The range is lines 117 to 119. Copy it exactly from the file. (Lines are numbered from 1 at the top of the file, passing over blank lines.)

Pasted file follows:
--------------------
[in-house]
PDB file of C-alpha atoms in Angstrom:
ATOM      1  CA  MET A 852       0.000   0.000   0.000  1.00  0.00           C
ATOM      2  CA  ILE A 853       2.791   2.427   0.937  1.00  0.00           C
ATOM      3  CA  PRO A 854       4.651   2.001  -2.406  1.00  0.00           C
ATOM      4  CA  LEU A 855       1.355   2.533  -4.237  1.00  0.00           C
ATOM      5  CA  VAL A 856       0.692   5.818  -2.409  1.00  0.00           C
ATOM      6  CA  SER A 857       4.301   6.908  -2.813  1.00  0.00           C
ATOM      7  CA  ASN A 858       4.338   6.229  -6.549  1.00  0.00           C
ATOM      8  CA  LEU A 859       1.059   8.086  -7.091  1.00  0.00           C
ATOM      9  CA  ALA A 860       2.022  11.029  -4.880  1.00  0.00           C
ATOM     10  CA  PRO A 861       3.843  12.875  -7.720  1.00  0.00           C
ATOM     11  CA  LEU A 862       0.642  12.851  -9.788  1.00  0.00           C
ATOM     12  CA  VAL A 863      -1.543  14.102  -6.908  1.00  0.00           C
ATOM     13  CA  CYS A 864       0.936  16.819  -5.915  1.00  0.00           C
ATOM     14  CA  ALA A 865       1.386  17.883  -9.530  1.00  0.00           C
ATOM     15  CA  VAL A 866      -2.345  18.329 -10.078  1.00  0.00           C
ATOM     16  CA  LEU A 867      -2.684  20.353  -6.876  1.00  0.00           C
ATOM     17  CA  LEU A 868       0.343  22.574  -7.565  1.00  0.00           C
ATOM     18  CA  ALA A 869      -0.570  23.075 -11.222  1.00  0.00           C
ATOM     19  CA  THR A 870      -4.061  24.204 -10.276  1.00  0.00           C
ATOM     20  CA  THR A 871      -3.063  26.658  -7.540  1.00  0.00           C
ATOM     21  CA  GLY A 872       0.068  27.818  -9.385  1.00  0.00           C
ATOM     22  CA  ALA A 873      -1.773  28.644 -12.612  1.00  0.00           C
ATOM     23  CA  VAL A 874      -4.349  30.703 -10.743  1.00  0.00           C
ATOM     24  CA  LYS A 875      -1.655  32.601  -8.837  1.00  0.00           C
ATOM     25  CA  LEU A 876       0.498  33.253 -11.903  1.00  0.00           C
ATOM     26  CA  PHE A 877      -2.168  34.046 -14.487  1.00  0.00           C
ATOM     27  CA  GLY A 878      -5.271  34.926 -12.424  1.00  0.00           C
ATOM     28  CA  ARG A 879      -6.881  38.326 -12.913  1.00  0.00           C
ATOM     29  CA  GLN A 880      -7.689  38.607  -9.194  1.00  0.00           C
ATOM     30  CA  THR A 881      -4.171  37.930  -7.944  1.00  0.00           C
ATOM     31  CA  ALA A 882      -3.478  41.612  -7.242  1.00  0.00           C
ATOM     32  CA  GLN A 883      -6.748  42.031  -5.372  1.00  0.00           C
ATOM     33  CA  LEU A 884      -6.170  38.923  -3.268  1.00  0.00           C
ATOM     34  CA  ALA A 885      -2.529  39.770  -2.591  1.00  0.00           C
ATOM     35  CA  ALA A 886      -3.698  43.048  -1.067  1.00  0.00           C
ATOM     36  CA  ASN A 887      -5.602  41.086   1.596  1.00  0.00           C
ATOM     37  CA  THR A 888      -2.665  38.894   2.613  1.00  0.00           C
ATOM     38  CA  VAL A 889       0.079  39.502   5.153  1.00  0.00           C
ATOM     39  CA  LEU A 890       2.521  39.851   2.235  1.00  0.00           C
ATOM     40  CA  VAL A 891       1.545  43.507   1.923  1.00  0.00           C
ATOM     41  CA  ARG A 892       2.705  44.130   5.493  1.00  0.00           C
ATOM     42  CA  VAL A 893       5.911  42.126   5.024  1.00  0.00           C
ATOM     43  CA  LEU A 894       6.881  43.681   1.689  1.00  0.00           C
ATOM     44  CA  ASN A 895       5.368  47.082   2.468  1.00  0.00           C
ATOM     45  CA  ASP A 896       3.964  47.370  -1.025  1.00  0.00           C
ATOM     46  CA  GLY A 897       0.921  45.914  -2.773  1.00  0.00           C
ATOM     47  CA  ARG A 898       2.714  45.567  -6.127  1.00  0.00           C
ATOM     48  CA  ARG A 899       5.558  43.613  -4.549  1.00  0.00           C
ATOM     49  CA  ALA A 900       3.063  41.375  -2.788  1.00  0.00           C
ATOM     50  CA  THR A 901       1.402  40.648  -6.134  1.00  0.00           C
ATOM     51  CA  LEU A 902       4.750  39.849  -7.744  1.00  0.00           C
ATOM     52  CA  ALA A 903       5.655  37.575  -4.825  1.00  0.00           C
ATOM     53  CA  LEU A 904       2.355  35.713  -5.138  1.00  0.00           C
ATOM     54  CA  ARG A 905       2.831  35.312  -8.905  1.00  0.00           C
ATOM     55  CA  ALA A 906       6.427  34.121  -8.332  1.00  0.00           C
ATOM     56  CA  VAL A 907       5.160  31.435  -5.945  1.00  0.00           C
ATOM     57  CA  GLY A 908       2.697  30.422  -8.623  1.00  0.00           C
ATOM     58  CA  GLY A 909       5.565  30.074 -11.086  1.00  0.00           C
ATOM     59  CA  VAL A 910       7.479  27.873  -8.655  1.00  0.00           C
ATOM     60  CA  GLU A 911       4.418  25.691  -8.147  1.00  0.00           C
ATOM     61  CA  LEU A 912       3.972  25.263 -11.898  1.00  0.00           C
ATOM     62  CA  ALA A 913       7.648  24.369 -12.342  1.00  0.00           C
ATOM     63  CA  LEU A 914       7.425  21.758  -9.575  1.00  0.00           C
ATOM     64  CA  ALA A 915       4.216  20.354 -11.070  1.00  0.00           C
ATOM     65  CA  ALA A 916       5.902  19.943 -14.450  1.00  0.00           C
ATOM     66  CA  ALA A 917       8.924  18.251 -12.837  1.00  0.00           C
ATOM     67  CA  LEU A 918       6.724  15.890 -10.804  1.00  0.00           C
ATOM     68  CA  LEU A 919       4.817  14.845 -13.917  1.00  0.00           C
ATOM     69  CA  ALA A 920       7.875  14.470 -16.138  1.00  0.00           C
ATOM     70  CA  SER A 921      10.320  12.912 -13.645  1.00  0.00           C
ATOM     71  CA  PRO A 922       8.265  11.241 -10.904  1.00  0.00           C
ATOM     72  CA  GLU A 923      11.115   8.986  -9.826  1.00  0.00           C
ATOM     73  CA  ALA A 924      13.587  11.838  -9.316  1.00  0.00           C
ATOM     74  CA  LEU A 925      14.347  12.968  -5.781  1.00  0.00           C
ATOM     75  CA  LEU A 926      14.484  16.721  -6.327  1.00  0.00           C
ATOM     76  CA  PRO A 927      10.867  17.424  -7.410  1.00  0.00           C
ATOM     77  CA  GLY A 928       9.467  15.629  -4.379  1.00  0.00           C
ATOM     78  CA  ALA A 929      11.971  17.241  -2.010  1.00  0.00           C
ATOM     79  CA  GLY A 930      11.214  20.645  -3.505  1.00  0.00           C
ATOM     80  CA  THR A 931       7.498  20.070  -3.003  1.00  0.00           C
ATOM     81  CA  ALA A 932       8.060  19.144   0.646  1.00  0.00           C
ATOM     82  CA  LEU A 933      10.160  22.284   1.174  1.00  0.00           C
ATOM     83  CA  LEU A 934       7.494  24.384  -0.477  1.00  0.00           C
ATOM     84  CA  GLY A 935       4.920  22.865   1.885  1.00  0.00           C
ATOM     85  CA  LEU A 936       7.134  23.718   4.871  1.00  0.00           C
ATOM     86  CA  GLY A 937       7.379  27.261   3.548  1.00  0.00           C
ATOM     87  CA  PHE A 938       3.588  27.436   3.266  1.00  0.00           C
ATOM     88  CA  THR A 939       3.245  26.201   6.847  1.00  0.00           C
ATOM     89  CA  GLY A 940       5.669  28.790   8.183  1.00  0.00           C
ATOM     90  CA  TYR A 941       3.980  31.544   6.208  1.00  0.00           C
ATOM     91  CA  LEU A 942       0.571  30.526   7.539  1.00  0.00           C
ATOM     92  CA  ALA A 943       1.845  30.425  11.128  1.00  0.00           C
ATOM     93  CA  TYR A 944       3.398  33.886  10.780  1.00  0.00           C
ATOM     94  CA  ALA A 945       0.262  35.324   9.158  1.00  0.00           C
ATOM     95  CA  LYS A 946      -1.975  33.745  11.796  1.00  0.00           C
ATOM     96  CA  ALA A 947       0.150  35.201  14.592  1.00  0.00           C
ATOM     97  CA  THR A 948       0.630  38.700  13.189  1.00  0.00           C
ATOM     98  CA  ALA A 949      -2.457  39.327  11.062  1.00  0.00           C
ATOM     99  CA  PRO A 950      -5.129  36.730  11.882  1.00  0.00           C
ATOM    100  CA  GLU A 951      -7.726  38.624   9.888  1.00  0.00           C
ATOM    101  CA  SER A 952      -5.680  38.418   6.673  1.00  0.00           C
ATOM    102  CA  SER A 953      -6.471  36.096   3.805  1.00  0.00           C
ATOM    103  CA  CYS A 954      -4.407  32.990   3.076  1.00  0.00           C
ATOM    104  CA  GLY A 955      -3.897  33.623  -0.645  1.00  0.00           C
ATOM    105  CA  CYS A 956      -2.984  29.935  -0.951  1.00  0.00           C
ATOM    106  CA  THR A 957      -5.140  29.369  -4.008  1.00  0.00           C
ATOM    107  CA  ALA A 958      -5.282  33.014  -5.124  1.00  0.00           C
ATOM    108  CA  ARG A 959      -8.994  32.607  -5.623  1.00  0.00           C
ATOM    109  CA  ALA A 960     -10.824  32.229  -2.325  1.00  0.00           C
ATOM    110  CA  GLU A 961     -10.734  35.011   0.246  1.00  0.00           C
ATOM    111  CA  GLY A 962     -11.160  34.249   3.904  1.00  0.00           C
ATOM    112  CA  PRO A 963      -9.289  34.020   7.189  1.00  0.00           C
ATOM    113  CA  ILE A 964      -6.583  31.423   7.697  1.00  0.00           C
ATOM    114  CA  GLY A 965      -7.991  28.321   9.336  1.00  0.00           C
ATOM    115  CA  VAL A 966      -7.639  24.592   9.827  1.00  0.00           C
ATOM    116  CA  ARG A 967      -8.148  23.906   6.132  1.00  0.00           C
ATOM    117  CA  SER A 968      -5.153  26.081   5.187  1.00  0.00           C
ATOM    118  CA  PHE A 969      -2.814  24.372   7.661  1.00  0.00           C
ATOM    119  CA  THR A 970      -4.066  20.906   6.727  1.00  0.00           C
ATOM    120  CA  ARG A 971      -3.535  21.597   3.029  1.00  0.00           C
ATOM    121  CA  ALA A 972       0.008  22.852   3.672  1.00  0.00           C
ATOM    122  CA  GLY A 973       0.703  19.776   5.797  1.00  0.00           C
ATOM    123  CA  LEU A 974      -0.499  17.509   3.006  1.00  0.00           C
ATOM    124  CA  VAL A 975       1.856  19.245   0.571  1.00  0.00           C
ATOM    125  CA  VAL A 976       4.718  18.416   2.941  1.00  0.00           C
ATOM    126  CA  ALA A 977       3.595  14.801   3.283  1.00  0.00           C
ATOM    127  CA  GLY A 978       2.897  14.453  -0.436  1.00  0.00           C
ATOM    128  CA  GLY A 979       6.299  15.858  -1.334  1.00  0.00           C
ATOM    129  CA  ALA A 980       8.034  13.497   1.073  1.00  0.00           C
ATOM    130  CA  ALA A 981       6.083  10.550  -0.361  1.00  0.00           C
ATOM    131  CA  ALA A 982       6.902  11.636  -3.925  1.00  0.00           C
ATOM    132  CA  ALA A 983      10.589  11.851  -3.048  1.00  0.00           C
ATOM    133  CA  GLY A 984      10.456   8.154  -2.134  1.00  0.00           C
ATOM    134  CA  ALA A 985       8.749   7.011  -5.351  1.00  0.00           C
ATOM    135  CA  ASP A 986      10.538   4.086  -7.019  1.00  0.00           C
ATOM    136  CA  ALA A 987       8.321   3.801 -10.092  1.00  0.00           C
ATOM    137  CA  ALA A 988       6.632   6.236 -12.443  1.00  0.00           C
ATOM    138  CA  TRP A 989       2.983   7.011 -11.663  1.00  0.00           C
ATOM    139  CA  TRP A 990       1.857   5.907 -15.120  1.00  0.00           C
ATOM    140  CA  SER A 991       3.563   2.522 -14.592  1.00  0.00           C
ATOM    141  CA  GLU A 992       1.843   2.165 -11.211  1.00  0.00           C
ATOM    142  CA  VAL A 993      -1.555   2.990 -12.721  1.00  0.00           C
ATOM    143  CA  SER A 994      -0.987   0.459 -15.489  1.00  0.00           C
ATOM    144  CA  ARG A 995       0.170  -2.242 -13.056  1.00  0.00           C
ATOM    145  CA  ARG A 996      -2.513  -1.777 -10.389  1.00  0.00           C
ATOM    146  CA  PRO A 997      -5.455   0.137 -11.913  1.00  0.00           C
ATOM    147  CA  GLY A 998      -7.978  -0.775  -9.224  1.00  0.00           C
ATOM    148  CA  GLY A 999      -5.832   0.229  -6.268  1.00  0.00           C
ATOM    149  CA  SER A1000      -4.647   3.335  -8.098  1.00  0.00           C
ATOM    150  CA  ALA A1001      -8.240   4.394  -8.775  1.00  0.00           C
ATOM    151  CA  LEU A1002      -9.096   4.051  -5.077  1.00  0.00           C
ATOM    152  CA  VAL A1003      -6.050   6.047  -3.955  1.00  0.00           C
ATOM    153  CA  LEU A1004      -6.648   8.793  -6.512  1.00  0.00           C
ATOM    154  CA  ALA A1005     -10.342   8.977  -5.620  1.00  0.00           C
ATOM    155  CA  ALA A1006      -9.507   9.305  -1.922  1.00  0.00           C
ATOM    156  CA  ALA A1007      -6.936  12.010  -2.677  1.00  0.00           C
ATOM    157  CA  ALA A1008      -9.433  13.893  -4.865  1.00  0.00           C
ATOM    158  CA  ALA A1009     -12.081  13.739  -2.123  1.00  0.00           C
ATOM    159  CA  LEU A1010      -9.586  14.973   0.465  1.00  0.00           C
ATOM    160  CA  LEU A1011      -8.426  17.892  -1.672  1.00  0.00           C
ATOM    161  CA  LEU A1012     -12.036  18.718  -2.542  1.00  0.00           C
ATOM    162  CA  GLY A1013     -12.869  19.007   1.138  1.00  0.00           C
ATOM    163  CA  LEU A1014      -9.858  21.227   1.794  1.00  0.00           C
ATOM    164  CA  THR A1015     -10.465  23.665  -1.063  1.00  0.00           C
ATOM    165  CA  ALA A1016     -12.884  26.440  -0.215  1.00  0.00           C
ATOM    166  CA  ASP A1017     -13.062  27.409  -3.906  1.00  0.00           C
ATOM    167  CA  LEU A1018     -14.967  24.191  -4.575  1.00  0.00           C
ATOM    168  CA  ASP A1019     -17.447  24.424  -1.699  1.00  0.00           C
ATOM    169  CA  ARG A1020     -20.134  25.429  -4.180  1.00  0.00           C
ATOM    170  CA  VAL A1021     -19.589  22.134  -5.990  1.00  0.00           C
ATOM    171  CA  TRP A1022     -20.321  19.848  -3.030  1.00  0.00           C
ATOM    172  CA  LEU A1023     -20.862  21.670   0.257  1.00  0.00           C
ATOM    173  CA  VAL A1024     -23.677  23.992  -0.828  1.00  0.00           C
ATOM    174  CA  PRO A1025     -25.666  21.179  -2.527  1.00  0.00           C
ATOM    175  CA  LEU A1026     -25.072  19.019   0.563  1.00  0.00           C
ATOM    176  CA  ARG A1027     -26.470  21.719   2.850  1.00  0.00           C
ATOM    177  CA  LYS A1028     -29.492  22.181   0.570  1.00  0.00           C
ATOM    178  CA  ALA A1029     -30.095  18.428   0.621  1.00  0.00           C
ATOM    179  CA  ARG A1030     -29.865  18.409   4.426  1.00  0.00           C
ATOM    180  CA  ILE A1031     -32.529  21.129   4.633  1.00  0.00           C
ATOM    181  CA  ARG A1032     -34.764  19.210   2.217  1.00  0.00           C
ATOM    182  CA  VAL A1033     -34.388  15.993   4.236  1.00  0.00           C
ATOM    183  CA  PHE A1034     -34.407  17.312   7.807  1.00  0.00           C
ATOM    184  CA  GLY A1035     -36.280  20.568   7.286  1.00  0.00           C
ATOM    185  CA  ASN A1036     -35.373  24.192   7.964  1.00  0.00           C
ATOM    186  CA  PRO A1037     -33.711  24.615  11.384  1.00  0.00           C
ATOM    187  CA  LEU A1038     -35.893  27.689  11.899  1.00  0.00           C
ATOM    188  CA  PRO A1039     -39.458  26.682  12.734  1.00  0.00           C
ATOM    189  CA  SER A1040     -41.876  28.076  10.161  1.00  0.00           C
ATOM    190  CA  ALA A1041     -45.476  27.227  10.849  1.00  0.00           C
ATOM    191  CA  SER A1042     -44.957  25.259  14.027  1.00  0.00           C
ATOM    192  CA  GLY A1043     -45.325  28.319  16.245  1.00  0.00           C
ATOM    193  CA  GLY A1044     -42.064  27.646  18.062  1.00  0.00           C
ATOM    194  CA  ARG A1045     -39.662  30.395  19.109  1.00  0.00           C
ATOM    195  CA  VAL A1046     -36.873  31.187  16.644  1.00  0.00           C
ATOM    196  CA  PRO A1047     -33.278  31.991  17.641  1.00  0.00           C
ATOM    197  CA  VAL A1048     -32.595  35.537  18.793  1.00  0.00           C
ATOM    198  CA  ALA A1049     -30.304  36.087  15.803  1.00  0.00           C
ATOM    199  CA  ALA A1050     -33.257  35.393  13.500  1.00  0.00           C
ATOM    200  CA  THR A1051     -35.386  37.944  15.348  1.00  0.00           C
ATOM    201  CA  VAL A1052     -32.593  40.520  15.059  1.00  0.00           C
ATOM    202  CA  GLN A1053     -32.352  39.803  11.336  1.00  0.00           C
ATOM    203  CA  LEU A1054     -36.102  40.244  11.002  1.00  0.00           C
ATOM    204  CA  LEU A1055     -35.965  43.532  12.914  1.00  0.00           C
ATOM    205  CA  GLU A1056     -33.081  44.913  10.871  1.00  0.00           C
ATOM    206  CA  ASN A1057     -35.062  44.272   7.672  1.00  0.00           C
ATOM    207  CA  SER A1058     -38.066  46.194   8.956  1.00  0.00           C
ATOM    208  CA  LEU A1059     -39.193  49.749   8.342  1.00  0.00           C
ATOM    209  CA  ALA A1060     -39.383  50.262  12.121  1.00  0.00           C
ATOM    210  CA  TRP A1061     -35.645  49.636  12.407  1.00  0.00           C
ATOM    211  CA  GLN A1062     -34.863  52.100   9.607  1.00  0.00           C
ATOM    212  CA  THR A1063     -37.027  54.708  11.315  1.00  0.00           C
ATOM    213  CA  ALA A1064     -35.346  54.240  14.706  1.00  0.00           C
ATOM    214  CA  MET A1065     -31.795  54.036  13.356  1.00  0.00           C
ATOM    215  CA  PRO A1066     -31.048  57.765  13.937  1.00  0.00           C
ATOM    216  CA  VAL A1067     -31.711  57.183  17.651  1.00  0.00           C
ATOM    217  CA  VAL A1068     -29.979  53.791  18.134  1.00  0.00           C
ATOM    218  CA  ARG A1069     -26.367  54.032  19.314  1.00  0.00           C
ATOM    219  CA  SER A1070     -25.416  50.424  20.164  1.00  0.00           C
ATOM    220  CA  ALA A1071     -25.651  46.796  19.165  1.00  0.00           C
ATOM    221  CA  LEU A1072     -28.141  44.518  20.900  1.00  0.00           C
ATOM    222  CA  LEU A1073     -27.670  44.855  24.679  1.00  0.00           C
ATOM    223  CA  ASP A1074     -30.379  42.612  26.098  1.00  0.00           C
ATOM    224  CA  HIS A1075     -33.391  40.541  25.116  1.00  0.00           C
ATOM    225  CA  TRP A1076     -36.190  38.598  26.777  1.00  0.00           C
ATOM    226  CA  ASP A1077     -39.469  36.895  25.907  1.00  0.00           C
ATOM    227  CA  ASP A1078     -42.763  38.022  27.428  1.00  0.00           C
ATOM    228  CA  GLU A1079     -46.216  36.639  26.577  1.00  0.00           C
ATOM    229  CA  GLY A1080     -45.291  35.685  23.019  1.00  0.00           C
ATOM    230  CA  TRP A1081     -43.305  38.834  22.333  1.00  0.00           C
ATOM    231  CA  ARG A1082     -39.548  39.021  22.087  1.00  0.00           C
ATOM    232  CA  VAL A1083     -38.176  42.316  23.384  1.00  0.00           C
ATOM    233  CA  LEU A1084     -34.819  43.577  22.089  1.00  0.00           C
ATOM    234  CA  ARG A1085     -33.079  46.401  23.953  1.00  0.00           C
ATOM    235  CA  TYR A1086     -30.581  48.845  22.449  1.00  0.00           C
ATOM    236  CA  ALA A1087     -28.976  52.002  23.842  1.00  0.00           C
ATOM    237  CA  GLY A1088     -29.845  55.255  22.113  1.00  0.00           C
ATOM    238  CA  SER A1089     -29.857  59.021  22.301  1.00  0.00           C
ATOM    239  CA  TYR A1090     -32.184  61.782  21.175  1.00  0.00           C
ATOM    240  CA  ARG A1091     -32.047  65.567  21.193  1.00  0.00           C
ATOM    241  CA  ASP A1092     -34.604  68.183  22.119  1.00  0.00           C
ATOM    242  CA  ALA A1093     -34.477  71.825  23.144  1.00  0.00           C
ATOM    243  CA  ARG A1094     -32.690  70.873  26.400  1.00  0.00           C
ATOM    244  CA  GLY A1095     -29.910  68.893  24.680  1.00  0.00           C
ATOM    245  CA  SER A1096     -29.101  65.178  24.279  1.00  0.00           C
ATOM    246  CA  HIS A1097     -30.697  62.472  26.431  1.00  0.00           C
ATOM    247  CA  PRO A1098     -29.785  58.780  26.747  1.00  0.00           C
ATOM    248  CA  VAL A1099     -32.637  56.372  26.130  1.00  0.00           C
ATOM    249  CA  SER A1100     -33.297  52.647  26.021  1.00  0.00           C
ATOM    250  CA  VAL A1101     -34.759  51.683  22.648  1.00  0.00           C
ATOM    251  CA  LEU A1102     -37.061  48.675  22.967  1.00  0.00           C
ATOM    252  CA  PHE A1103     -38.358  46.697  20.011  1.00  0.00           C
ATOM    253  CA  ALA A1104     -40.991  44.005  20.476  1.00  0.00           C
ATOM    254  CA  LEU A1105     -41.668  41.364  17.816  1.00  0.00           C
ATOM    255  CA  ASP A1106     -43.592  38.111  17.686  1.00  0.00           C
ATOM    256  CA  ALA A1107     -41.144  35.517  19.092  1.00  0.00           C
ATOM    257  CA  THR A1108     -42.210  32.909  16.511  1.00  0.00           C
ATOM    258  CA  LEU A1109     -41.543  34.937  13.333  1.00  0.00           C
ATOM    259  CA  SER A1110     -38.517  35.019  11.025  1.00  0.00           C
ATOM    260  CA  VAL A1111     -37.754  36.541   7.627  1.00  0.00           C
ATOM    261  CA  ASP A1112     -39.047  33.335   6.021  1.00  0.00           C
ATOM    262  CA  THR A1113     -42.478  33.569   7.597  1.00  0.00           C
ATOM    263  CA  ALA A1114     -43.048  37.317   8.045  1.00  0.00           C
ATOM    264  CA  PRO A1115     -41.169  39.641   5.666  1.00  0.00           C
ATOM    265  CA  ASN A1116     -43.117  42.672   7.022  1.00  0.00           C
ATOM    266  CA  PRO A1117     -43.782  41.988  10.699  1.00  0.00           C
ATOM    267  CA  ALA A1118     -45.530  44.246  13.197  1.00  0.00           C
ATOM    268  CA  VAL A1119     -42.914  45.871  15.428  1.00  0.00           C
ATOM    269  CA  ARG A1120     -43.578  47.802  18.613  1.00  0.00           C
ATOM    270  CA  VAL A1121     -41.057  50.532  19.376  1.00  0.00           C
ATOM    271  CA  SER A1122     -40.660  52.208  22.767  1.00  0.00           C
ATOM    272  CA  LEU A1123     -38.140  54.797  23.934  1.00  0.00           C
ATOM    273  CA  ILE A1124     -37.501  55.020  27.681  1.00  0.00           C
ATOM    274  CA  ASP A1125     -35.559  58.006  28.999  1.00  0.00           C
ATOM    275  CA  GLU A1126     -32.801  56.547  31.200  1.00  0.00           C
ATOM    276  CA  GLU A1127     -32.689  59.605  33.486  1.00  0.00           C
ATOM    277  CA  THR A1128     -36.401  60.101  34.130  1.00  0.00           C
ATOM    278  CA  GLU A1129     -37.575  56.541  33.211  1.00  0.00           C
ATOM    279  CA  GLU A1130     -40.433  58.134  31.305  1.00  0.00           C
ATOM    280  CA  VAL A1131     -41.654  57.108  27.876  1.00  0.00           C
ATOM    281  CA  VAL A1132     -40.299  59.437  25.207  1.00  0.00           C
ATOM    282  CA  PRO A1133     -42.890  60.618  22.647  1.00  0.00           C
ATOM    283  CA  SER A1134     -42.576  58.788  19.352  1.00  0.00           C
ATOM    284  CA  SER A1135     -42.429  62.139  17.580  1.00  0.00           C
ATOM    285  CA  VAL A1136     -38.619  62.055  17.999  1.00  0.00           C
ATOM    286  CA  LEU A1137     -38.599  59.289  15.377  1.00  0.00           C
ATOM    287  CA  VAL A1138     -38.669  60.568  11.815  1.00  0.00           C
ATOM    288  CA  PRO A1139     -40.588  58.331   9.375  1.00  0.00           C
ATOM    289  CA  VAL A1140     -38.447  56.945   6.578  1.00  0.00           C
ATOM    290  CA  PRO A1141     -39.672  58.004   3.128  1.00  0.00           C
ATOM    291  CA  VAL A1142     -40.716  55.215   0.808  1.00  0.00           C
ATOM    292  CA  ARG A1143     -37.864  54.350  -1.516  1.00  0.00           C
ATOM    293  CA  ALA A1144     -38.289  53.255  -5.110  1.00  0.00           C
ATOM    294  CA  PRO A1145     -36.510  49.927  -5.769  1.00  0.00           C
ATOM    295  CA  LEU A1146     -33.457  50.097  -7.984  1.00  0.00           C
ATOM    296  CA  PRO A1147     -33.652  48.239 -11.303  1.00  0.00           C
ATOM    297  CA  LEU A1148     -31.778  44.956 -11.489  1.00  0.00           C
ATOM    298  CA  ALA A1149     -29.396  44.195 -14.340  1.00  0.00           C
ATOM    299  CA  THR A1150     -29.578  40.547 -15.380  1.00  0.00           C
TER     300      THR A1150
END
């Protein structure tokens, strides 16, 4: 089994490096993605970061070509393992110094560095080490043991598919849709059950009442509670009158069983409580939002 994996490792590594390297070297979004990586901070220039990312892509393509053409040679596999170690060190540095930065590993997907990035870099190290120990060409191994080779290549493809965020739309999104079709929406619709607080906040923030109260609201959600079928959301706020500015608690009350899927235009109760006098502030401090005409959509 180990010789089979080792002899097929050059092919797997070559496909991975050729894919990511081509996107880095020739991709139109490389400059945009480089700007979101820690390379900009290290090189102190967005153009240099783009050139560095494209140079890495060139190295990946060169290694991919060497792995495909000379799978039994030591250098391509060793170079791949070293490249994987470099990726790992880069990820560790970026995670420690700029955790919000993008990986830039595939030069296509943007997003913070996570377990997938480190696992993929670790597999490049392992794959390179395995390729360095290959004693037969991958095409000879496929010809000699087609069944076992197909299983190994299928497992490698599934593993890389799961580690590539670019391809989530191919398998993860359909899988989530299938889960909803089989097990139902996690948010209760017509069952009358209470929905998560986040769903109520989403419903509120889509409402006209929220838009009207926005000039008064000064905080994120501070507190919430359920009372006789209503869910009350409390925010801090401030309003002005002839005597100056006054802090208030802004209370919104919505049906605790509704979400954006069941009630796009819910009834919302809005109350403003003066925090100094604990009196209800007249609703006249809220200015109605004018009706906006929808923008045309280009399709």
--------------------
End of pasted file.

ATOM    115  CA  VAL A 966      -7.639  24.592   9.827  1.00  0.00           C
ATOM    116  CA  ARG A 967      -8.148  23.906   6.132  1.00  0.00           C
ATOM    117  CA  SER A 968      -5.153  26.081   5.187  1.00  0.00           C